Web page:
If you haven't read it already, go right now and read Whatsapps blog post about why they don't sell ads.
If you dont know, Whatsapp is mobile only messaging service that works on data enabled phones. You can think of it as SMS over data. Of course, the service also offers the whole shebang of data enabled transactions like sharing images, contacts, etc. Alongside it also has a rudimentary version of a user profile including an updateable status.
And that's all folks.
Whatsapp is a focused app that promises to do only one thing, allow you to comfortably have conversations with whoever you like. Whatsapp doesn't aspire to be a social network or feed based product. They just promise a simple, easy to use chat product and in return ask you to pay for it after using it freely for 7 months.
But why should you pay? Why pay when there are other services out there providing you the same functionality for absolutely free. Because Whatsapp makes a promise; the promise that it is exactly what it says it is, a simple messaging service and nothing else. They're charging you for exactly what they should i.e. providing a messaging service. They don't want your data to run better ads, run sentiment analysis or to spot what's trending. They don't give a shit. They don't want to forcefully monetize and make you indirectly pay for the service, instead they're upfront about what they will and will not do. You want a simple service, they'll build it but since the servers aren't free you're going to have to pay for them; it's a simple, no bullshit deal with no strings attached.
And this is exactly why i love it and it'll probably be the first software i pay for.
A lot of services think about monetization as an after thought which is a terrible thing to do; if people are using your service for free, whats stops them from switching to a competitor (actually nothing stops them even if they're but the likelihood to jump ship is lower for the former), it's almost an indication of not so great inherent value. Business should be about exchanging one valuable good for another in a clear well understood manner, it shouldn't be about suddenly waking one day to discover that you need to make money and then making efforts to monetize your users, monetization should come naturally where people know exactly what they've signed up for and are willing to pay for the value they derive from the service.
As the world embraces digital, it's time for digital to embrace some things the offline world is good at, getting people to pay for the stuff they want.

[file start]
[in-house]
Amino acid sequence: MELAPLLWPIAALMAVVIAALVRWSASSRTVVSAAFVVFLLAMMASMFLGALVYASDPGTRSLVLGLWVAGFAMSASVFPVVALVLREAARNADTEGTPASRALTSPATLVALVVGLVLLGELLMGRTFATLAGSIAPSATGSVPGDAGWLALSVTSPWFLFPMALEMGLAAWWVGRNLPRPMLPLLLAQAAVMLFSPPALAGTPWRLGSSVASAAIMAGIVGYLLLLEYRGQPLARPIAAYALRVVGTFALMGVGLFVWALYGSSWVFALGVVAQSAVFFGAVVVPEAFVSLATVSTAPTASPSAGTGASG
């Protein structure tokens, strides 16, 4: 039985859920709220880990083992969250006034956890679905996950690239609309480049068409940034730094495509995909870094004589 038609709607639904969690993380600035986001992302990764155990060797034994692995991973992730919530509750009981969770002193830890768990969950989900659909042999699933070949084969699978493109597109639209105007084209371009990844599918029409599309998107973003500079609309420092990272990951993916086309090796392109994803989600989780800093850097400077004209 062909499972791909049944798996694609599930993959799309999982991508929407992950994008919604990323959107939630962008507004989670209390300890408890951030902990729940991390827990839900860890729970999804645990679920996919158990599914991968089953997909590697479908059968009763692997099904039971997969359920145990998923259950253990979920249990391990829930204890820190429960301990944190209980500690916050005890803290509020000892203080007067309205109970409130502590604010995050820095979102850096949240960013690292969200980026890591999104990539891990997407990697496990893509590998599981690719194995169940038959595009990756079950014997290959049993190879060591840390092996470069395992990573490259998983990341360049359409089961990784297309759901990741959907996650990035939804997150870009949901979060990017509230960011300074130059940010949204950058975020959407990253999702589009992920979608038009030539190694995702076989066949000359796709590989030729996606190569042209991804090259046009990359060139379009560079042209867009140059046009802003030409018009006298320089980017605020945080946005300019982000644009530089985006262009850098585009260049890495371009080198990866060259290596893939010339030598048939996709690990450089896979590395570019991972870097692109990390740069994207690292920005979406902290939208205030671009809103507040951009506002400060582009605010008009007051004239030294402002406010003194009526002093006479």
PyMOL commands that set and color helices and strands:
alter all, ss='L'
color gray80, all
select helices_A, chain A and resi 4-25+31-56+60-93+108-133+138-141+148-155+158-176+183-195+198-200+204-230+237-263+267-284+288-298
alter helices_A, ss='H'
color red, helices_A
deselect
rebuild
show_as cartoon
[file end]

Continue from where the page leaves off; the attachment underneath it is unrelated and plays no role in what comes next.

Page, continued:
In what was a shock to many, Google decided to discontinue
it much loved RSS reader product called Google Reader citing declining usage.
This assertion though probably true doesn’t really paint the complete picture
of why google may have scrapped the product.
RSS feeds grew in popularity along with the internet and
were the primary medium of news distribution for a long time, though they were
mostly used by power users. This phenomenon is something we can call the stream based distribution
model where people subscribe to a source and receive all updates from it. Later
on with the explosion of the internet and the rise of social media, we saw the
rise of the newsfeed distribution model where people are subscribed/connected to a
large number of publishing sources but receive only the updates that are deemed
relevant. Slowly we’re entering a phase where who or what you are connected also is
mapped out based on relevance, which basically means we’re
replacing the part where we chose our sources and instead these are chosen
for us automatically (Eg: Prismatic)
All this may make Google Reader seem like an antiquated and boring old RSS
client; which it was! But the thing about RSS that makes it seem like a weakling: the fact that you get each and every update is in fact exactly what users want.
Because users do not want what algorithms think is relevant to them but rather prefer to see what they deem is
relevant to them.
So usually when you subscribe to someone RSS feed, you’re not
just lending them a listening ear but almost giving then complete and undivided
attention. Sadly however, this is not how most users of the internet
function. They aren’t trawling the internet looking for awesome sources to subscribe to.
Twitter has largely replaced the follow graph that was the bastion of RSS
because it is simpler to use and understand. RSS has been relinquished to the
realm of geeks and power users who however love the way it works because they
take the trouble to filter, sort and classify their sources.
So what I’ve discussed above is the declining popularity of
RSS as a follow graph on the internet due to the emergence of more lightweight and more social mediums.
But there’s probably another good reason why google shut
down reader: Google+
Among the first things a human being does when he gets on to
the internet is get an email. This is an area where Gmail has won the battle;
they didn’t reinvent email but engineered the fuck out of it and fought spam
like it was nobody’s business. The result was a super fast email product with tons
of storage space and also a ton of benefits from other connected Google
services like Gtalk. Now enter Google+, another attempt at enable social
networking after Buzz and Wave. Google+ is apparently growing really quickly
but what could be a really nice boost to the this network would be to provide a combined
social and interest graph in one go with Google+. You can easily imagine
the product guys at Google thinking of : 'User meets internet, user gets email
(gmail), user wants to hear/read about stuff on the internet, nag user about
G+, profit' as nice growth sequence.
Whatever the reasons were, bye Google Reader we'll miss you.